Lago Enriquillo is the largest and deepest lake below sea level in the Caribbean, ideal for wildlife watching and nature exploration. Boat trips along the lake’s waters and onto Isla Cabritos reveal a large population of American crocodiles, and flamingos.
Rivers + Lakes
Taking a cold river dip, near or away from the beach, is part and parcel of DR culture. Locals love to swim in fresh water rivers, cooking along the banks, and resting in the shade. For more adventure, go river rafting in Jarabacoa and feel the rapids as you tumble over mini cascades past a rocky shore. Rent a kayak and glide along the majestic Chavón River, in La Romana, once featured in the movie Apocalypse Now. In the southwest, the rivers of Barahona—easily accessed as they tumble down to meet the sea—are so magnificent for a swim that they are natural attractions, combining food and drinks on site. Lakes are no less impressive—hop on a boat tour of Lago Enriquillo, sitting 30 meters (138 feet) below sea level at the lowest point in the Caribbean, and home to American crocodiles.
Rivers dips are ideal during the summer when temperatures are at their highest, but you can enjoy them year-round, while lakes are ideal for bird spotting.
Rivers + Lakes in
Tumble or swim in rivers, ubiquitous across this mountainous land, particularly across the cool Jarabacoa region, and tour a salty lake home to crocodiles.
The largest lagoon in DR, with a salt-water level three times higher than that of the sea, Laguna de Oviedo is a prime bird watching area. Around the lagoon’s thick mangrove swamps and 24 keys you’ll spot royal and blue herons, the great egret, roseate spoonbills, sandpipers, and flamingos.
Laguna Dudú’s series of turquoise, freshwater lagoons surrounded with caves and lush forest will keep you swimming all day long. Rent a kayak to navigate the waters, explore one of the caves on foot, or brave the makeshift zipline at your own risk.
One of the DR’s major bird sanctuaries, set along a peaceful lagoon flanked by thick mangroves. Boat rides take you along this mystical lagoon daily, though sunset is the best time to see egrets, and vultures soaring and chirping loudly above the mangroves as you pass through narrow channels.
DR’s largest freshwater lagoon, reaching 28 square kilometers (11 square miles), Laguna Rincón is home to a variety of flora and wildlife rich enough to make it a protected scientific reserve, with water turtles, iguanas, flamingos, pelicans, herons, and Florida ducks.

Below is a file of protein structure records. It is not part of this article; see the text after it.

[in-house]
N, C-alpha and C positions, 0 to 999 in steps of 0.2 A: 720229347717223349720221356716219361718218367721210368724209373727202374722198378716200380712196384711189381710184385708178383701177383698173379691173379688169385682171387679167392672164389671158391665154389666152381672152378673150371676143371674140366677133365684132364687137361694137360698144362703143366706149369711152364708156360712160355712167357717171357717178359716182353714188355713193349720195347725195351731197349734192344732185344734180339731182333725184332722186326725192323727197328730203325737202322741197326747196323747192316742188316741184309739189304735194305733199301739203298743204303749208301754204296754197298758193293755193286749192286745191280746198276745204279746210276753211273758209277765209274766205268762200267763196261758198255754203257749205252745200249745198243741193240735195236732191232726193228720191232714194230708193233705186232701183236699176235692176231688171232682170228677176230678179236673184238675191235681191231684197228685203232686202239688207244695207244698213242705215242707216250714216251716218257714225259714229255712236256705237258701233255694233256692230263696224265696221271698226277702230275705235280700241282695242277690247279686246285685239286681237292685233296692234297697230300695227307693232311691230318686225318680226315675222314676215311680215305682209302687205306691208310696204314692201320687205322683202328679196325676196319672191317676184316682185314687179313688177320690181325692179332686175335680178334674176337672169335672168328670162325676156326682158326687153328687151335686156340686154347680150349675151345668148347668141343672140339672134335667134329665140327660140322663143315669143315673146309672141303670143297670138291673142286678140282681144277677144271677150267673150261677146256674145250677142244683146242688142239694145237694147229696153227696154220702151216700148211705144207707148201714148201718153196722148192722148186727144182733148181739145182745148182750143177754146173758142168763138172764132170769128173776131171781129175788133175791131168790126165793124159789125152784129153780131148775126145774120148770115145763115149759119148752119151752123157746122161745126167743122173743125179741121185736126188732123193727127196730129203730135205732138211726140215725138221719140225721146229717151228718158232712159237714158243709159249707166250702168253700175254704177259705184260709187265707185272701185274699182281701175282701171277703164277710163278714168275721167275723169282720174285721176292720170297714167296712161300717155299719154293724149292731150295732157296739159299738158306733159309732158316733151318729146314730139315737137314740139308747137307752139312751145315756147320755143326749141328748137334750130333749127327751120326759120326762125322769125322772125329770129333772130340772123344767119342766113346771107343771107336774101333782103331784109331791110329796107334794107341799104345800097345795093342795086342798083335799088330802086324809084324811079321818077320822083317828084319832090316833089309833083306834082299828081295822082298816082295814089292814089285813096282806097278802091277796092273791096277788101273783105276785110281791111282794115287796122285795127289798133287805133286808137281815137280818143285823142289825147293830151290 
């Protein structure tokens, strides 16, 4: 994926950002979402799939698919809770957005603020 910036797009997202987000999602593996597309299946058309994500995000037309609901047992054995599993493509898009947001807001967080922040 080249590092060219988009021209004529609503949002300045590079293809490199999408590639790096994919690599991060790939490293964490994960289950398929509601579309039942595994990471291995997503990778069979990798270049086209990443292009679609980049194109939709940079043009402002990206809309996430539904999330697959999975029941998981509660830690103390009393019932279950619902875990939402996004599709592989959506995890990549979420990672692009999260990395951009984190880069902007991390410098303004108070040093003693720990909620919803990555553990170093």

A popular freshwater river pool, running all the way to where it meets the sea, Los Patos is known as the shortest river in DR. You’ll see ducks stumbling along its banks while you wade, swim, and enjoy the cold water.
One of the most famous hills in the country, it makes more than the imagination fly from its swings with views of the coast and the majestic Laguna Redonda. From that point, more than a thousand meters above sea level, paragliding flights, buggy excursions, four-wheel drives and hiking are also available. Other interesting mountains to visit are La Herradura and Los Machetes, where community members carry out organized excursions among crop fields, as well as rivers and streams such as Chavón, Nisibón, Yabón, Seibo, El Cedro, Maguá and Yeguada, the latter flowing into the Atlantic Ocean offering fishing boat and kayak trips.
This stunning emerald-colored river doubles as a popular natural swimming pool where it meets the ocean on the western end of Playa Rincón. Residents and visitors love to cool off here, before or after enjoying fresh fish and lobster away from the tourist throngs on the eastern side of the beach.
This winding body of water meets the sea on the Altos de Chavón village side, all the way to the Casa de Campo Marina. Speedboat, kayak and canoe excursions are available year round to see and feel the river’s spectacular jungle scenery up close.
Running through the North Coast, the Río Damajagua is best known for the 27 waterfalls, and the fresh water pools it fills as it gushes through Puerto Plata’s highlands and onto its plains.